In this thesis, two different control theoretic topics are studied, nonlinear observer design for orientation estimation and control design under limited communication. The specific problems studied originate from control of mobile robots in difficult terrain, especially walking robots.
In Paper A, the fusion of rate gyro data and inclinometer data with a high-gain observer and a time-varying observer is studied. The Euler angle representation of rigid body motion is used. It is shown that even in the process of rate gyro offsets and slow inclinometer dynamics it is possible to derive exponentially convergent attitude observers with arbitrarily small bounded errors. The high-gain observer is evaluated experimentally.
In Paper B, rate gyro data and accelerometer data are fused in order to obtain attitude estimates. Two exponentially convergent observers are presented. The underlying kinematic model used for the observer design is global and the state evolves on the unit sphere. The observers are evaluated experimentally on a walking robot.
In Paper C, the use of inertial sensors and computer vision is investigated. Orientation estimation is studied and it is shown that orientation can be estimated in the presence of an unknown time-varying position. The problem is phrased as an observer problem for an implicit output system evolving on $SO(3)$. Observability is studied and a generalization of the unobservable subspace, the unobservable subgroup, is derived. A locally convergent exponential observer is presented and the domain of attraction is estimated numerically. It is shown that position estimation can be formulated as a linear implicit output problem.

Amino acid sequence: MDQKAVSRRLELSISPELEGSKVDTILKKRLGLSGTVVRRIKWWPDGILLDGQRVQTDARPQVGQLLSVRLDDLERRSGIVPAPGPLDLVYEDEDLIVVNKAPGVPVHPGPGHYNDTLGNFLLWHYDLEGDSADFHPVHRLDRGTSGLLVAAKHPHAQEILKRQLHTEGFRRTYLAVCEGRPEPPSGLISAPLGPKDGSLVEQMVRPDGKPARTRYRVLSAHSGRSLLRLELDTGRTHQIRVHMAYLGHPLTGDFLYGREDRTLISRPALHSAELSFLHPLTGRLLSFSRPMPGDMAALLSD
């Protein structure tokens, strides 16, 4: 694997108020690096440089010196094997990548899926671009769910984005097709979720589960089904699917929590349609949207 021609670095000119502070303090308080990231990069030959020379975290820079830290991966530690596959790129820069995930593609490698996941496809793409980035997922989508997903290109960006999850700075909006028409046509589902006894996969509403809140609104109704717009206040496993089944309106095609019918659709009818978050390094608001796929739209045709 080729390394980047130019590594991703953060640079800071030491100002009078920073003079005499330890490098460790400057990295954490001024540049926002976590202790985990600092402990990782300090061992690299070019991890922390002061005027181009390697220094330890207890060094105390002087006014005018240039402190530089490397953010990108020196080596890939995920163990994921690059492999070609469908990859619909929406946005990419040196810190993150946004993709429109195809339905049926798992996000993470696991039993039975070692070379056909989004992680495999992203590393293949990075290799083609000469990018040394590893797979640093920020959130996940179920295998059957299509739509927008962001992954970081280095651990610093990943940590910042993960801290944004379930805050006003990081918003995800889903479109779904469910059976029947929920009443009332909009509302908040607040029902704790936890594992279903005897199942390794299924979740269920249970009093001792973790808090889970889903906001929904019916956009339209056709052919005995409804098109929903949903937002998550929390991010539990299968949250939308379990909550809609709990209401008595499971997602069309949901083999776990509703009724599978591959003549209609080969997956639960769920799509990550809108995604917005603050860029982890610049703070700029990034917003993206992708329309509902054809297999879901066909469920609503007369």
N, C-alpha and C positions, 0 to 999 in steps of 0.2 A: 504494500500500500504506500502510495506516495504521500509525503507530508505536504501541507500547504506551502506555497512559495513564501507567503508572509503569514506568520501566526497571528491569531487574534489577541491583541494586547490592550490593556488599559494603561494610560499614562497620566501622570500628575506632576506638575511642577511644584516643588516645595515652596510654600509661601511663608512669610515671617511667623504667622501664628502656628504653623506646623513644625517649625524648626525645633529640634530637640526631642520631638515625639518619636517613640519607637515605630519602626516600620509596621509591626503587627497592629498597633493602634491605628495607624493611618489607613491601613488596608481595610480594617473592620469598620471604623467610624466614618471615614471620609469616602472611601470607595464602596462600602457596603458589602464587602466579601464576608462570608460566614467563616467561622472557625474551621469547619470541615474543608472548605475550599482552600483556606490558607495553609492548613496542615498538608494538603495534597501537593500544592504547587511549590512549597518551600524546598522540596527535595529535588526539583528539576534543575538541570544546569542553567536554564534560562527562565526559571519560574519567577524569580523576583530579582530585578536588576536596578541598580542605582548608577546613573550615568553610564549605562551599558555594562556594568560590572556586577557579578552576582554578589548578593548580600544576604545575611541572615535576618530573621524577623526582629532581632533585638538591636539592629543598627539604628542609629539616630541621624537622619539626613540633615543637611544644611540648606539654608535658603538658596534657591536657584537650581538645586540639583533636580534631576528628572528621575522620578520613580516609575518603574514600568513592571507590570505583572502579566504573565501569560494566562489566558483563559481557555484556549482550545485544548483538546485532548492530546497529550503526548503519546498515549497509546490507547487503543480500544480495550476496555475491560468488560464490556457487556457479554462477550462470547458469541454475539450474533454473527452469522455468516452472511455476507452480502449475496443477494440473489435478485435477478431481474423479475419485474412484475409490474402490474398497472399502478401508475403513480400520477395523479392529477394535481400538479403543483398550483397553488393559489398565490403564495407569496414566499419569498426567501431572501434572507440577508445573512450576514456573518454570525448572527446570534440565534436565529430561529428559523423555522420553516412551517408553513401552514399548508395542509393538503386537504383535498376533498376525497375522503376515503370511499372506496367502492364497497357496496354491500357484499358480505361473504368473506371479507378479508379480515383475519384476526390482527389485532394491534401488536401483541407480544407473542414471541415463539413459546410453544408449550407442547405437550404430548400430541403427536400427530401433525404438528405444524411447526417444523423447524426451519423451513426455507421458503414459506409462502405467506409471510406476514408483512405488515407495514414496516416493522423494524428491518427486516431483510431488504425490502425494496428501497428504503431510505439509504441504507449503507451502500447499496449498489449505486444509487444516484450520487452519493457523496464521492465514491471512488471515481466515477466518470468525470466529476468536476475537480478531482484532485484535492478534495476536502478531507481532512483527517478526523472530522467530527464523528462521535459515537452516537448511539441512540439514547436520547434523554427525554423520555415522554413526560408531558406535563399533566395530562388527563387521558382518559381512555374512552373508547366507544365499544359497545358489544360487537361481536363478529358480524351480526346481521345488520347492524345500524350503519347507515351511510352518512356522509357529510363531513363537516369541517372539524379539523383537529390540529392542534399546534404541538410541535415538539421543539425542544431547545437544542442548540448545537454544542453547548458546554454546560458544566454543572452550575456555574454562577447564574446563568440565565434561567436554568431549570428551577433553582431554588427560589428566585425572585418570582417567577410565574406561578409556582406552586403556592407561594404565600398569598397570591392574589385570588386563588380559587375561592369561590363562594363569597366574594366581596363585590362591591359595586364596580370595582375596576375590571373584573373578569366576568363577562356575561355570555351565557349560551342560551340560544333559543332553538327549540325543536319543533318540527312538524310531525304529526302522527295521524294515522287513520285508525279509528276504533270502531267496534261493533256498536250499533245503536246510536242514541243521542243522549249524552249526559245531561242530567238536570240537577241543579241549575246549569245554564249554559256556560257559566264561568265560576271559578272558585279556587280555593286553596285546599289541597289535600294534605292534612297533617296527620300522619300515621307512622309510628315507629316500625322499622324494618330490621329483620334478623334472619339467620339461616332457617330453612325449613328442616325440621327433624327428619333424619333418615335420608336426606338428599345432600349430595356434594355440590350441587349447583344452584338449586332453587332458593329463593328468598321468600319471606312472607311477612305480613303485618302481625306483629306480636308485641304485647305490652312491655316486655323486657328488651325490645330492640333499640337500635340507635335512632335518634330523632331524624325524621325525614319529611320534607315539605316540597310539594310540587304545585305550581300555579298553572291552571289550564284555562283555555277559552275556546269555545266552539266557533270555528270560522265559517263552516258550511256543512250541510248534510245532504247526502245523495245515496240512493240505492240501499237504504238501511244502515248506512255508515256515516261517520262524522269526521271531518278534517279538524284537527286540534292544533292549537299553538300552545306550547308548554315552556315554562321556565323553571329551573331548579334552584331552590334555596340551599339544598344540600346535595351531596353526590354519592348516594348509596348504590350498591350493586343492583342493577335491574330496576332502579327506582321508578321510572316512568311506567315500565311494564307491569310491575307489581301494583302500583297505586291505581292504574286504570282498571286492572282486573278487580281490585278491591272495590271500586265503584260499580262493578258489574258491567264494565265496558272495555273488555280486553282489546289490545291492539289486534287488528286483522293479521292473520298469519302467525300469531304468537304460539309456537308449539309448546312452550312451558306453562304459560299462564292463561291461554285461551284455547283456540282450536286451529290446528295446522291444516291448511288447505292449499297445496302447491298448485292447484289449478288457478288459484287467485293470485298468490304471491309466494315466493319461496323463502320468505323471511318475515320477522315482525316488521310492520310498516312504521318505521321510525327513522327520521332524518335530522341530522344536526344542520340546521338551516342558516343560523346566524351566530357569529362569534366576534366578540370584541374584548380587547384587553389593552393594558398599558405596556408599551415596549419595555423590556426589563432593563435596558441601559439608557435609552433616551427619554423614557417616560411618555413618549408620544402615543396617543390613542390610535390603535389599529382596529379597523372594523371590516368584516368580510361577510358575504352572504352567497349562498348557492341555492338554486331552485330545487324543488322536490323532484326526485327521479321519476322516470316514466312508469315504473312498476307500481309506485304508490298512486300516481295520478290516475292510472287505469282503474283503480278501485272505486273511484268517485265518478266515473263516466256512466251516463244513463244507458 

In Paper D, the problem of control design under limited communication is studied. It is shown how a limited communication channel can be modeled and how the constraint due to this limitation is incorporated into the system model. An algorithm for computing optimal communication schedules and corresponding LQ-controllers is given.